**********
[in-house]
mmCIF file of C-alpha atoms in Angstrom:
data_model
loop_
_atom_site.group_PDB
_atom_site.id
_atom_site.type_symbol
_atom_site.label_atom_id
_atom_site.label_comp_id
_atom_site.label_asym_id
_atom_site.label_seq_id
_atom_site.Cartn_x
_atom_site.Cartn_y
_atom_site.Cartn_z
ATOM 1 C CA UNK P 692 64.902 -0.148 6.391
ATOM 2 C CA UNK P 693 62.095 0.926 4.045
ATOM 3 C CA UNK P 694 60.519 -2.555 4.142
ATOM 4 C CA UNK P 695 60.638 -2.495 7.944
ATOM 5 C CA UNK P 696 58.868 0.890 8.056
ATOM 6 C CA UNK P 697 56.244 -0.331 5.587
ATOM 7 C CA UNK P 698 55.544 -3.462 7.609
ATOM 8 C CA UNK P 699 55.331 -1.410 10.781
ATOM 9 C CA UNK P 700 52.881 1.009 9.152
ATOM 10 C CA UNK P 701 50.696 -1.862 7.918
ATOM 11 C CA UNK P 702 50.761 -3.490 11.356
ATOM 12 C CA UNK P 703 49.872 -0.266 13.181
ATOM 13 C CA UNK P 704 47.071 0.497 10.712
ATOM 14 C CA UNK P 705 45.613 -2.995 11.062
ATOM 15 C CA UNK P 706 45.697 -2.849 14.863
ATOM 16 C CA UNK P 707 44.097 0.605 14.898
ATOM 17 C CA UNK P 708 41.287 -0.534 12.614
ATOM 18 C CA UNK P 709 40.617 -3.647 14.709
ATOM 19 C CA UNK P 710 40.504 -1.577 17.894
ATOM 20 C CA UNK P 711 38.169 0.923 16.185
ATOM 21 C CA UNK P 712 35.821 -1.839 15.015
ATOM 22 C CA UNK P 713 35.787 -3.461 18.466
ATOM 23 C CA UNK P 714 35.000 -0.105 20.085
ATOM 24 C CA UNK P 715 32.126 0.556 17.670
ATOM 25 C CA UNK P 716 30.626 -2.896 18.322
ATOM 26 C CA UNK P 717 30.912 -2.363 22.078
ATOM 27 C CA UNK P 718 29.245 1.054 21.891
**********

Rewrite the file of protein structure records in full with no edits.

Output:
[in-house]
mmCIF file of C-alpha atoms in Angstrom:
data_model
loop_
_atom_site.group_PDB
_atom_site.id
_atom_site.type_symbol
_atom_site.label_atom_id
_atom_site.label_comp_id
_atom_site.label_asym_id
_atom_site.label_seq_id
_atom_site.Cartn_x
_atom_site.Cartn_y
_atom_site.Cartn_z
ATOM 1 C CA UNK P 692 64.902 -0.148 6.391
ATOM 2 C CA UNK P 693 62.095 0.926 4.045
ATOM 3 C CA UNK P 694 60.519 -2.555 4.142
ATOM 4 C CA UNK P 695 60.638 -2.495 7.944
ATOM 5 C CA UNK P 696 58.868 0.890 8.056
ATOM 6 C CA UNK P 697 56.244 -0.331 5.587
ATOM 7 C CA UNK P 698 55.544 -3.462 7.609
ATOM 8 C CA UNK P 699 55.331 -1.410 10.781
ATOM 9 C CA UNK P 700 52.881 1.009 9.152
ATOM 10 C CA UNK P 701 50.696 -1.862 7.918
ATOM 11 C CA UNK P 702 50.761 -3.490 11.356
ATOM 12 C CA UNK P 703 49.872 -0.266 13.181
ATOM 13 C CA UNK P 704 47.071 0.497 10.712
ATOM 14 C CA UNK P 705 45.613 -2.995 11.062
ATOM 15 C CA UNK P 706 45.697 -2.849 14.863
ATOM 16 C CA UNK P 707 44.097 0.605 14.898
ATOM 17 C CA UNK P 708 41.287 -0.534 12.614
ATOM 18 C CA UNK P 709 40.617 -3.647 14.709
ATOM 19 C CA UNK P 710 40.504 -1.577 17.894
ATOM 20 C CA UNK P 711 38.169 0.923 16.185
ATOM 21 C CA UNK P 712 35.821 -1.839 15.015
ATOM 22 C CA UNK P 713 35.787 -3.461 18.466
ATOM 23 C CA UNK P 714 35.000 -0.105 20.085
ATOM 24 C CA UNK P 715 32.126 0.556 17.670
ATOM 25 C CA UNK P 716 30.626 -2.896 18.322
ATOM 26 C CA UNK P 717 30.912 -2.363 22.078
ATOM 27 C CA UNK P 718 29.245 1.054 21.891